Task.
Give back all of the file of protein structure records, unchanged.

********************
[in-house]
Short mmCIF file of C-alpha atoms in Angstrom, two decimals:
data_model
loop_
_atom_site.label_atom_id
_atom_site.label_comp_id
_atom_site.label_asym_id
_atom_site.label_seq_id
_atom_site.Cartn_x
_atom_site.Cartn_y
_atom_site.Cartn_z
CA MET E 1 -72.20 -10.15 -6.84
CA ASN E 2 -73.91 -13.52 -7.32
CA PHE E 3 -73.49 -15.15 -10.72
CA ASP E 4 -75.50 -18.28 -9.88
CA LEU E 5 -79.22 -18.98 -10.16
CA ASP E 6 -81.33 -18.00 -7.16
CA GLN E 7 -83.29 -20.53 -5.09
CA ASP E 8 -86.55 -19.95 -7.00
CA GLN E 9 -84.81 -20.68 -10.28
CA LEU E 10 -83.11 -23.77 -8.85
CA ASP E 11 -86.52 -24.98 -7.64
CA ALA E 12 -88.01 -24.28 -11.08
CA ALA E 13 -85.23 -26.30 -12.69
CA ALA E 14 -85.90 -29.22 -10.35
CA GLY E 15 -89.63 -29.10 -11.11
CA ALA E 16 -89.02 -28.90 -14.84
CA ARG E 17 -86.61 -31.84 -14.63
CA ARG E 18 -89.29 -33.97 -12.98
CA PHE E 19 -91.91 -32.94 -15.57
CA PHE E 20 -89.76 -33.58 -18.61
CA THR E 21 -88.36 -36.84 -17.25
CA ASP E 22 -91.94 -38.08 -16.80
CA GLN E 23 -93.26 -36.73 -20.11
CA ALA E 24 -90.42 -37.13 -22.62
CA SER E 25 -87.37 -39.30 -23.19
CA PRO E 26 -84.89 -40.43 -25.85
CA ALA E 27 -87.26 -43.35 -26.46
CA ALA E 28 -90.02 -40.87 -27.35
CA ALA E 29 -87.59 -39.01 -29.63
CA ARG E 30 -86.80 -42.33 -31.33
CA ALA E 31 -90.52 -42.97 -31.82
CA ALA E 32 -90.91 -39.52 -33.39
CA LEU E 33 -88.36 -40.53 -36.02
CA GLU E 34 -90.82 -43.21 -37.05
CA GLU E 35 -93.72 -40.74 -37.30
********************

[in-house]
Short mmCIF file of C-alpha atoms in Angstrom, two decimals:
data_model
loop_
_atom_site.label_atom_id
_atom_site.label_comp_id
_atom_site.label_asym_id
_atom_site.label_seq_id
_atom_site.Cartn_x
_atom_site.Cartn_y
_atom_site.Cartn_z
CA MET E 1 -72.20 -10.15 -6.84
CA ASN E 2 -73.91 -13.52 -7.32
CA PHE E 3 -73.49 -15.15 -10.72
CA ASP E 4 -75.50 -18.28 -9.88
CA LEU E 5 -79.22 -18.98 -10.16
CA ASP E 6 -81.33 -18.00 -7.16
CA GLN E 7 -83.29 -20.53 -5.09
CA ASP E 8 -86.55 -19.95 -7.00
CA GLN E 9 -84.81 -20.68 -10.28
CA LEU E 10 -83.11 -23.77 -8.85
CA ASP E 11 -86.52 -24.98 -7.64
CA ALA E 12 -88.01 -24.28 -11.08
CA ALA E 13 -85.23 -26.30 -12.69
CA ALA E 14 -85.90 -29.22 -10.35
CA GLY E 15 -89.63 -29.10 -11.11
CA ALA E 16 -89.02 -28.90 -14.84
CA ARG E 17 -86.61 -31.84 -14.63
CA ARG E 18 -89.29 -33.97 -12.98
CA PHE E 19 -91.91 -32.94 -15.57
CA PHE E 20 -89.76 -33.58 -18.61
CA THR E 21 -88.36 -36.84 -17.25
CA ASP E 22 -91.94 -38.08 -16.80
CA GLN E 23 -93.26 -36.73 -20.11
CA ALA E 24 -90.42 -37.13 -22.62
CA SER E 25 -87.37 -39.30 -23.19
CA PRO E 26 -84.89 -40.43 -25.85
CA ALA E 27 -87.26 -43.35 -26.46
CA ALA E 28 -90.02 -40.87 -27.35
CA ALA E 29 -87.59 -39.01 -29.63
CA ARG E 30 -86.80 -42.33 -31.33
CA ALA E 31 -90.52 -42.97 -31.82
CA ALA E 32 -90.91 -39.52 -33.39
CA LEU E 33 -88.36 -40.53 -36.02
CA GLU E 34 -90.82 -43.21 -37.05
CA GLU E 35 -93.72 -40.74 -37.30